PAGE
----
The Green New Deal Progressives Really Are Coming for Your Beef

The Green New Deal could change how livestock are raised. ( Multimedia Graphic Network, Inc. )

President Donald Trump says progressives want to take away your burger. He’s not exactly wrong.

While the Green New Deal and its proponents don’t call for mass cow culls, their goal to reach zero emissions by 2030 includes dealing with factory farms. Agriculture is responsible for one-quarter of global greenhouse gas pollution -- with burping and flatulent cattle creating a big chunk. If they want to keep eating meat, the New Dealers say Americans will have to rethink how it gets on their plate and what it costs.

The expansive environmental program backed by about 100 Democrats and championed by congresswoman Alexandria Ocasio-Cortez and Sen. Ed Markey envisions financing for smaller-scale and sustainable farming, where the government would offer benefits for reducing their carbon footprint. That could mean choosing poultry over beef, or cutting waste. Incentives are the “carrot" farmers need to change production, but the proposed legislation doesn’t include carbon pricing that activists and economists see as necessary to curb climate change.

Repricing Livestock

“You can eat meat but you have to pay the price," said Sean McElwee, a co-founder of the left-leaning think tank Data for Progress. “The fundamental reality is that when you’re eating meat, you’re doing immense damage to the environment that is not being priced into the product." Environmental damage to local communities and health issues created by livestock are among the costs not included in the product, he said.

Here’s the stinky truth: Globally, livestock production accounts for nearly 15 percent of greenhouse gas emissions, according to the United Nations Food and Agriculture Organization, with beef and milk cattle production comprising 41 and 20 percent of the sector’s total, respectively. Greenhouse gases also stem from feed and animal transportation, manure storage and processing, and cutting down forests to expand farmland for crops and grazing, particularly in developing economies.

Research shows it’s possible to lower emissions while also keeping steak on the menu -- it just comes at a cost.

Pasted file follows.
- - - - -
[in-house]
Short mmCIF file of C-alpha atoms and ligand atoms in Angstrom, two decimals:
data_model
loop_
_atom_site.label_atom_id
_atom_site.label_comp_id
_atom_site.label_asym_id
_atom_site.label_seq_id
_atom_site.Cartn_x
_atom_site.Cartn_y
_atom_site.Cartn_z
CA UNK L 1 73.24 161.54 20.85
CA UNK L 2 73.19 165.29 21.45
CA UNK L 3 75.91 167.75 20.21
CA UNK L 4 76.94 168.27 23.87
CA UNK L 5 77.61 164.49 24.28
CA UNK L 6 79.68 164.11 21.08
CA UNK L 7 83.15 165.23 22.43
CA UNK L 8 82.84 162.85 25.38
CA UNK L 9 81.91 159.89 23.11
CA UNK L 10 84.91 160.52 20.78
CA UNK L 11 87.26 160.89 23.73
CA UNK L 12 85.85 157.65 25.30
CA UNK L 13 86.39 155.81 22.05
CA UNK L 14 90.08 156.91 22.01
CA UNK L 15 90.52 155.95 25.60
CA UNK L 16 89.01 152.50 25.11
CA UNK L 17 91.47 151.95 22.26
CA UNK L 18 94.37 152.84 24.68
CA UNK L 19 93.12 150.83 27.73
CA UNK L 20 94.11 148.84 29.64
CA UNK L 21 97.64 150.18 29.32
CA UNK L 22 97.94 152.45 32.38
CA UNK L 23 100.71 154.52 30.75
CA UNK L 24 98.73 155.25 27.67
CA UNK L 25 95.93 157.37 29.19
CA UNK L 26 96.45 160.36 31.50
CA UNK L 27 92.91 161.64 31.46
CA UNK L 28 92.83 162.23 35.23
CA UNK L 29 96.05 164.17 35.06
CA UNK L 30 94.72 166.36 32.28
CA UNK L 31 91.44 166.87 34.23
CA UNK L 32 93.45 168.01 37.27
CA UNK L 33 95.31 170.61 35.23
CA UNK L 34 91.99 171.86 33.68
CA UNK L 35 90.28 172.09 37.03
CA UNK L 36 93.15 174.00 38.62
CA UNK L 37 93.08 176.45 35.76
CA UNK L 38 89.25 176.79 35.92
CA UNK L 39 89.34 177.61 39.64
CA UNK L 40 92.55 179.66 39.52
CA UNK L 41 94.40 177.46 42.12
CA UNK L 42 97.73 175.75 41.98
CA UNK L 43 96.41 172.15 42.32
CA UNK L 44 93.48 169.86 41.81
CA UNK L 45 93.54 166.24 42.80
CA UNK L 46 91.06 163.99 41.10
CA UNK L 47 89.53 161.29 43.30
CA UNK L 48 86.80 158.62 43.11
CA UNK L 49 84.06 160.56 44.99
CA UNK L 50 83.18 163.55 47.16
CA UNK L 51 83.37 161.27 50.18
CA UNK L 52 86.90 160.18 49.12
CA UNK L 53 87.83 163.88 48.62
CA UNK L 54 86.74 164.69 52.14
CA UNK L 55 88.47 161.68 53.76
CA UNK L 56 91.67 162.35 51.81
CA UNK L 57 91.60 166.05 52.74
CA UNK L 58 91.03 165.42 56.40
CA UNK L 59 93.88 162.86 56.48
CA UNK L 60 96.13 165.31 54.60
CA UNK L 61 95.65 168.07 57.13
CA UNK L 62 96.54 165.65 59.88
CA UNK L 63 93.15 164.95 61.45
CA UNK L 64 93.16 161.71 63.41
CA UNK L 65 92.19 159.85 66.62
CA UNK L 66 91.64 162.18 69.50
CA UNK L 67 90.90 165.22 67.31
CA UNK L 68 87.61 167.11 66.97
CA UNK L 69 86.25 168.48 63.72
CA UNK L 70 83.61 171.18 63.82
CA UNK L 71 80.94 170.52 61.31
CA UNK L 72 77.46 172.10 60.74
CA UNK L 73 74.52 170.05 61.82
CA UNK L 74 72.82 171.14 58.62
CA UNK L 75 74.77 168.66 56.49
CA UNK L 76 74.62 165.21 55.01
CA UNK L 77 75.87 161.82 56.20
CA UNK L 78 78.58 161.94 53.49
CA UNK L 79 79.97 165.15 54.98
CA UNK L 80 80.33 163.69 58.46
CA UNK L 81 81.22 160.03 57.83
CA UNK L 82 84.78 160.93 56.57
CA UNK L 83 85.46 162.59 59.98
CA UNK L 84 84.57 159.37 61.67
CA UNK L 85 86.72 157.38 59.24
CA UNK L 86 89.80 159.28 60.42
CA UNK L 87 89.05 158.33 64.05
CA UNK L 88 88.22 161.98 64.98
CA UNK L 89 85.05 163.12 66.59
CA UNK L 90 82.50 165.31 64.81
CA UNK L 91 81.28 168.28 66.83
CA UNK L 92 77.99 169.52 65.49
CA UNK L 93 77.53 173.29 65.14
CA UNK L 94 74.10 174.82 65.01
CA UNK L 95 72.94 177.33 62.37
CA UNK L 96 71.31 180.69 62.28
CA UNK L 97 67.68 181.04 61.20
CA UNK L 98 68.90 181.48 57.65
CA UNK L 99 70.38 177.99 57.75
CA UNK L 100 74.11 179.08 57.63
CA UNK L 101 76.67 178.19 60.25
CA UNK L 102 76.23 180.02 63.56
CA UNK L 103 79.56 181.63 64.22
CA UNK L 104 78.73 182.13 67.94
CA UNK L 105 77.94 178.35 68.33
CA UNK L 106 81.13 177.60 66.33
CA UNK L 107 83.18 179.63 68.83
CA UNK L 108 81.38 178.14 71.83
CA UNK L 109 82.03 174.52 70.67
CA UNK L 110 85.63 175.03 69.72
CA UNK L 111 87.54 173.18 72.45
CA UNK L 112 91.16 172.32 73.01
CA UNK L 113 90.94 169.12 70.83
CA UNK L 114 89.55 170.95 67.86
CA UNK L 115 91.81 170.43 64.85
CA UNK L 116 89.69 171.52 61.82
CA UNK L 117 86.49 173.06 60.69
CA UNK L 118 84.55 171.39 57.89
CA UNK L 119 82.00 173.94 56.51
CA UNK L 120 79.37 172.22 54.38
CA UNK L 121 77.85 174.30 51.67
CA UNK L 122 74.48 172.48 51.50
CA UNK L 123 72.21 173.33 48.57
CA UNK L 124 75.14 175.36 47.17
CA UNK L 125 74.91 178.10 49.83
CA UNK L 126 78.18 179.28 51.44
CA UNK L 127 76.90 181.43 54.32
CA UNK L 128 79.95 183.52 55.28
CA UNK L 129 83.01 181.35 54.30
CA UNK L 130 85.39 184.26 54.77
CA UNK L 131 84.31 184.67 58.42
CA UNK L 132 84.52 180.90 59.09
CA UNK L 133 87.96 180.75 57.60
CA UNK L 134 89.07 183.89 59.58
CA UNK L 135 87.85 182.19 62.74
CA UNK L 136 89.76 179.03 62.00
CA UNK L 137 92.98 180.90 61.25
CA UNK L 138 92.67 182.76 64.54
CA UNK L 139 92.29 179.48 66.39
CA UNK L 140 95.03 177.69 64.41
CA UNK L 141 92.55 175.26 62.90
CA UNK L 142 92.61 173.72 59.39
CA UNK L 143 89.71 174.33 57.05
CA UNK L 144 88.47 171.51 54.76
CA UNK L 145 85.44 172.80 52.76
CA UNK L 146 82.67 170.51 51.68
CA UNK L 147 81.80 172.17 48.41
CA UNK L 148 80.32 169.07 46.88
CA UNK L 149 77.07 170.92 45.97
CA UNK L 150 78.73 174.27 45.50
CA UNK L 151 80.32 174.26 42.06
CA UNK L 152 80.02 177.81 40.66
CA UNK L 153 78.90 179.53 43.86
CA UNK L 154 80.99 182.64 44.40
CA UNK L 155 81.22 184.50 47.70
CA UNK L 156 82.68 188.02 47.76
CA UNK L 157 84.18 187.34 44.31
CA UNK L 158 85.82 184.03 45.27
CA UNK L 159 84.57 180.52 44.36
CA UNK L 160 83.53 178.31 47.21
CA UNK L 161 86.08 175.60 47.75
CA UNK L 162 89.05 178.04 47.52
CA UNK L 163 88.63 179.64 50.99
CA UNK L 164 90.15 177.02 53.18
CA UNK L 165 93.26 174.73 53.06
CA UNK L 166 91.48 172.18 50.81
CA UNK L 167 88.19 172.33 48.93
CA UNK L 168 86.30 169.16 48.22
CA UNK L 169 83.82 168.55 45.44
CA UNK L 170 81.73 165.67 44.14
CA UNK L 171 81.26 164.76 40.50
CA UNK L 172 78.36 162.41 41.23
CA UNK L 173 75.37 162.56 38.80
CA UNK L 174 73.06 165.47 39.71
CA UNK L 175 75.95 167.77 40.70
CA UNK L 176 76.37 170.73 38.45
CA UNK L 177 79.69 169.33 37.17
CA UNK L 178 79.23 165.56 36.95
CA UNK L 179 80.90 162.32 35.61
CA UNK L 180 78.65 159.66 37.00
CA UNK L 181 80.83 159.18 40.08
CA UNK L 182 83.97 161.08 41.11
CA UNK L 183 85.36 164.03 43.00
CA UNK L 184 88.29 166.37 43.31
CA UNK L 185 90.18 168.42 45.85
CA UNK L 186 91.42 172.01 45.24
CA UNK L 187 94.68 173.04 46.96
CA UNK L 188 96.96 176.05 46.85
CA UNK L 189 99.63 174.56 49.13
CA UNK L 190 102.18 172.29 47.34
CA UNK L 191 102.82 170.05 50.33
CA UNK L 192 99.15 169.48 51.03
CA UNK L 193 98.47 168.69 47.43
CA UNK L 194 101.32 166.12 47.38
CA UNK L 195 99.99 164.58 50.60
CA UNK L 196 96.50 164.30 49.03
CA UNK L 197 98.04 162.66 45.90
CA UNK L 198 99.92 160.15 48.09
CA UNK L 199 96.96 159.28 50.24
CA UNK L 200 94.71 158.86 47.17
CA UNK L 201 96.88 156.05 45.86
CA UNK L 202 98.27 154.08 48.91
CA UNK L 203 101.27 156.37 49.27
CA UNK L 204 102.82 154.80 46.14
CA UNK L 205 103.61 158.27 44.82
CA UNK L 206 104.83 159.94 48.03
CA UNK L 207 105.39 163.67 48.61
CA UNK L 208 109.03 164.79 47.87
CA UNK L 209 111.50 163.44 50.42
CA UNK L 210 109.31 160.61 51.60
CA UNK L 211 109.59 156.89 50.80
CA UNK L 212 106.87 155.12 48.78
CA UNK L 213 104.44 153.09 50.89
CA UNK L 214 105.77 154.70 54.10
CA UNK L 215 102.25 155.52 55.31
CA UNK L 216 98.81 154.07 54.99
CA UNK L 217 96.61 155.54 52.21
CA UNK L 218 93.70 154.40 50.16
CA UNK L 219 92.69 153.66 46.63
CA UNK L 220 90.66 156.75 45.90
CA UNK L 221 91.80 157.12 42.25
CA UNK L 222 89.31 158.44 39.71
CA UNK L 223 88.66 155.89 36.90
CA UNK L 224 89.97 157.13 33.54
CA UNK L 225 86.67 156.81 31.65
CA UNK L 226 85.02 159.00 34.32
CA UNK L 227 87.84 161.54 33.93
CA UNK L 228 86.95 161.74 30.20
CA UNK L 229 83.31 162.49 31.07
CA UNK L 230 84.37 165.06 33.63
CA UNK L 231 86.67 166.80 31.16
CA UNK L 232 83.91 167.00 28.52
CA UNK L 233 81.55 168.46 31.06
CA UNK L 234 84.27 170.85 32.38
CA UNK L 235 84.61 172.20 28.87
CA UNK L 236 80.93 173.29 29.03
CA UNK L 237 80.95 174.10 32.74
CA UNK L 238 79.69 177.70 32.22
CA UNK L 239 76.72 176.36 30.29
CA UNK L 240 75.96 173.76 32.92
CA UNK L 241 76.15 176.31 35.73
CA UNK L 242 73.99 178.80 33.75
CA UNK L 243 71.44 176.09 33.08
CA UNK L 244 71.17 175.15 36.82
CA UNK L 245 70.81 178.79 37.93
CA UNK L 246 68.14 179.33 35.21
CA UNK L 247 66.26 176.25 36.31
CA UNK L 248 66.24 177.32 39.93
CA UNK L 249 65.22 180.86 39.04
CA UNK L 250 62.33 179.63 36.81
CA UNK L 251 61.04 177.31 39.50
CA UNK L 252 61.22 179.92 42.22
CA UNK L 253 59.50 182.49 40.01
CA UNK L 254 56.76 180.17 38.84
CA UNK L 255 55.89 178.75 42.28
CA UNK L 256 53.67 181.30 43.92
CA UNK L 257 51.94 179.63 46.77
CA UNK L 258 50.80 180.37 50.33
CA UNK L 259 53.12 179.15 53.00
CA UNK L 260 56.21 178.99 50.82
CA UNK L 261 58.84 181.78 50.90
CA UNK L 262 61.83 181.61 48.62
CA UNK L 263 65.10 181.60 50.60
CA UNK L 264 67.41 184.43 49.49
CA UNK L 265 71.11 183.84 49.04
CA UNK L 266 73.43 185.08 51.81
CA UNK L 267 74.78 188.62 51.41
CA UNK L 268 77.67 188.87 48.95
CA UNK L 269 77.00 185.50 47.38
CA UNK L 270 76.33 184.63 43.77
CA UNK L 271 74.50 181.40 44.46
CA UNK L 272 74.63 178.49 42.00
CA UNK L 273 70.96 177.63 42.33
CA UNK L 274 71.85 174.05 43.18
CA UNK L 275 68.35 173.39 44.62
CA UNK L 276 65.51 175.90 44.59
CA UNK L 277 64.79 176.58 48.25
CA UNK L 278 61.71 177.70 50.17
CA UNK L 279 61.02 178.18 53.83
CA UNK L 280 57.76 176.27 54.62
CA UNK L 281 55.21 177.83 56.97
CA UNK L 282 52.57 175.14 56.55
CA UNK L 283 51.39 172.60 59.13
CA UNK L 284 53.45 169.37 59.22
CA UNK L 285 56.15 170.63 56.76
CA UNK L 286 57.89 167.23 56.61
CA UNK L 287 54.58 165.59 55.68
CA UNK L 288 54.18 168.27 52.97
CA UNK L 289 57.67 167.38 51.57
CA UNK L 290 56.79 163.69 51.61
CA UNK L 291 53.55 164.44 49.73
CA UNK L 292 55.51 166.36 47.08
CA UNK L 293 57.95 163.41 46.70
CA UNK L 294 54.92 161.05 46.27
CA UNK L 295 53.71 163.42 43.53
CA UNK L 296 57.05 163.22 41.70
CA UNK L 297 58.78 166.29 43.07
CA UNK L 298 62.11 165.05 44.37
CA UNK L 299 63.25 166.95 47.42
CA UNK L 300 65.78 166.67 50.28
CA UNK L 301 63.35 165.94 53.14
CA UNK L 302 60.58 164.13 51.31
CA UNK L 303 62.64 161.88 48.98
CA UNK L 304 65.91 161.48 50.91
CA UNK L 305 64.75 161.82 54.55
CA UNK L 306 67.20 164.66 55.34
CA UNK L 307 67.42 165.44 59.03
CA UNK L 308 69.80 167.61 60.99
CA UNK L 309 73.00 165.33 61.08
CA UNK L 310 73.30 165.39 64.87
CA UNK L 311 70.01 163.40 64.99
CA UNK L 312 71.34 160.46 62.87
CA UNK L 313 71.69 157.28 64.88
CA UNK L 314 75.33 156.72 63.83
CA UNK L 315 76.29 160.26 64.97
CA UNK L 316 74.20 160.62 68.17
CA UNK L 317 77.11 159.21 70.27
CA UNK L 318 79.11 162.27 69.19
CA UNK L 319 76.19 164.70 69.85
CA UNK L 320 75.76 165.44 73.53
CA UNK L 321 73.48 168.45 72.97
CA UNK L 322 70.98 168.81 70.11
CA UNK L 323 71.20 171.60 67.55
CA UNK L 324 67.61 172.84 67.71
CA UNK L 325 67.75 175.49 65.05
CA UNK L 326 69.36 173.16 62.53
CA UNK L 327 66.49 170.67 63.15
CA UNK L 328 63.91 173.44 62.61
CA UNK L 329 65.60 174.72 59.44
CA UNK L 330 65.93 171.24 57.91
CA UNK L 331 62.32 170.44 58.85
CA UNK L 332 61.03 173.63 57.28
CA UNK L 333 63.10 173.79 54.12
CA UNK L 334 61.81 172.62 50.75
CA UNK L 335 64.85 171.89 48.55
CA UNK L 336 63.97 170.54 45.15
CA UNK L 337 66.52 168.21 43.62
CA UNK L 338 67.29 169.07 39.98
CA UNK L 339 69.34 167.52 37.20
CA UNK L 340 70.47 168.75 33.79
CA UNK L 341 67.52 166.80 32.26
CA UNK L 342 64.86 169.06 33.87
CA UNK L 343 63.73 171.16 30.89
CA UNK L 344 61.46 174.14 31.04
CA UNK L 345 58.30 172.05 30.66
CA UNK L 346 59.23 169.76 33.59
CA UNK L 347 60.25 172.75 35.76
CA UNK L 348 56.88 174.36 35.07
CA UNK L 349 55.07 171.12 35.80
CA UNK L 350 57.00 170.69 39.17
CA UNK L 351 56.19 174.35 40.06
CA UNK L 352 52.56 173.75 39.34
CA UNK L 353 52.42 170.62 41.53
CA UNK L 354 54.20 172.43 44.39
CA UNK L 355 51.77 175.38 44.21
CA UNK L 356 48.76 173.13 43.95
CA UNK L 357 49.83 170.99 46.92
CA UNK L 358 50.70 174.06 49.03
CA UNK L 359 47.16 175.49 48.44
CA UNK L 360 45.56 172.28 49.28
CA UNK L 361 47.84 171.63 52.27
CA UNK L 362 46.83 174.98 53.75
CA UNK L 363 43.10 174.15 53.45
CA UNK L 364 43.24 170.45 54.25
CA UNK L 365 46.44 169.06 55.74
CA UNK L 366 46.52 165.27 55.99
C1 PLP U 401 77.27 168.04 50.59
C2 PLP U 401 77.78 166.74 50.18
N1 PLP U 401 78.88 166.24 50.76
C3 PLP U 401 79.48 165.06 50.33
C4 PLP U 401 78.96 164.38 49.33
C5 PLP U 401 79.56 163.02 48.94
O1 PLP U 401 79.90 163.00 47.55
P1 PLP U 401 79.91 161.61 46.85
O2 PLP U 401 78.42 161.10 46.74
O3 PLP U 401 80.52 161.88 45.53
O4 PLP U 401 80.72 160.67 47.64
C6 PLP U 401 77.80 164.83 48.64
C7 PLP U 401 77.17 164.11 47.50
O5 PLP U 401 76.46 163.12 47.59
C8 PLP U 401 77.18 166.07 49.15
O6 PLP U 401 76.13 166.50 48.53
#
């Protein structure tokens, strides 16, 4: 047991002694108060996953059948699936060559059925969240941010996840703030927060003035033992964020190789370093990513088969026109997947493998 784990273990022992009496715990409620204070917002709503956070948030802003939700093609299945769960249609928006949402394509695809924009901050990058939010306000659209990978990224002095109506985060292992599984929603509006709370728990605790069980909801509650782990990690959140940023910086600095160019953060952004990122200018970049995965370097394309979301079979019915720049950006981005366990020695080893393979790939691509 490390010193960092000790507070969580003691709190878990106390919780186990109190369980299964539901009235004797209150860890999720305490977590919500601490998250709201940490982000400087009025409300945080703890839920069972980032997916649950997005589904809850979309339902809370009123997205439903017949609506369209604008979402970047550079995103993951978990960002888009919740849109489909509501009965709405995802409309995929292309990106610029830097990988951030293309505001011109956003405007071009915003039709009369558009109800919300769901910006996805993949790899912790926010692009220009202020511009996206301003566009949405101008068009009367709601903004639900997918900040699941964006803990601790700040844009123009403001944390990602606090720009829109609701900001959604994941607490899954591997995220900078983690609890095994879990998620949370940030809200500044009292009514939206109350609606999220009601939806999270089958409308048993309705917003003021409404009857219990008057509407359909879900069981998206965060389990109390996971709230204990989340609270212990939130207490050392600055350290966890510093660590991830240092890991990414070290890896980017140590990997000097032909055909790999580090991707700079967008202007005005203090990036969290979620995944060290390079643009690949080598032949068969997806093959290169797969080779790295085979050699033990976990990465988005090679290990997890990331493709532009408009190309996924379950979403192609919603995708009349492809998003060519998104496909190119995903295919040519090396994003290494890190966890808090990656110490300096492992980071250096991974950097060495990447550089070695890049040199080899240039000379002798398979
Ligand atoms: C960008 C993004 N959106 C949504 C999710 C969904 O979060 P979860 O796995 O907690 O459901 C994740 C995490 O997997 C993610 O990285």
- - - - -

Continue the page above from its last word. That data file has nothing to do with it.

Yale University economist William Nordhaus developed a model that accounts for the social cost of carbon that could apply to farming. In 2020, for a goal of staying below 2.5 degrees Celsius warming, polluters should be paying $230 per metric ton of CO2 emitted, he found. Currently only a handful of U.S. states and a minority of countries have a carbon pricing program in place, with most using a price tag under $30.

Mark Paul, a Roosevelt Institute fellow who’s writing a paper on the eco of a Green New Deal, crunched data based on Nordhaus’ estimates to find that a methane tax for the sector would amount to about $2,000 per cow. That’s based on their average mass-farmed life span and the EPA’s estimate that each emits about 100 kg of methane annually. He found that would result in a 30 percent increase in the price of dairy and beef for consumers.

The criticism isn’t going away. It’s a topic Republicans have returned to many times since Ocasio-Cortez’s office first released the bill along with a document that mentioned getting rid of “farting cows," which her office said was a mistake. At the annual Conservative Political Action Conference in Washington, D.C., Trump -- who’s served burgers at the White House-- poked fun at the proposal and former White House official Sebastian Gorka even likened the socialist Democrat environmental push to Soviet leader Joseph Stalin.

“It’s not about coming for burgers or specific food groups," said Paul at Roosevelt. “It’s about transforming our agriculture and recognizing the planetary limit."

 
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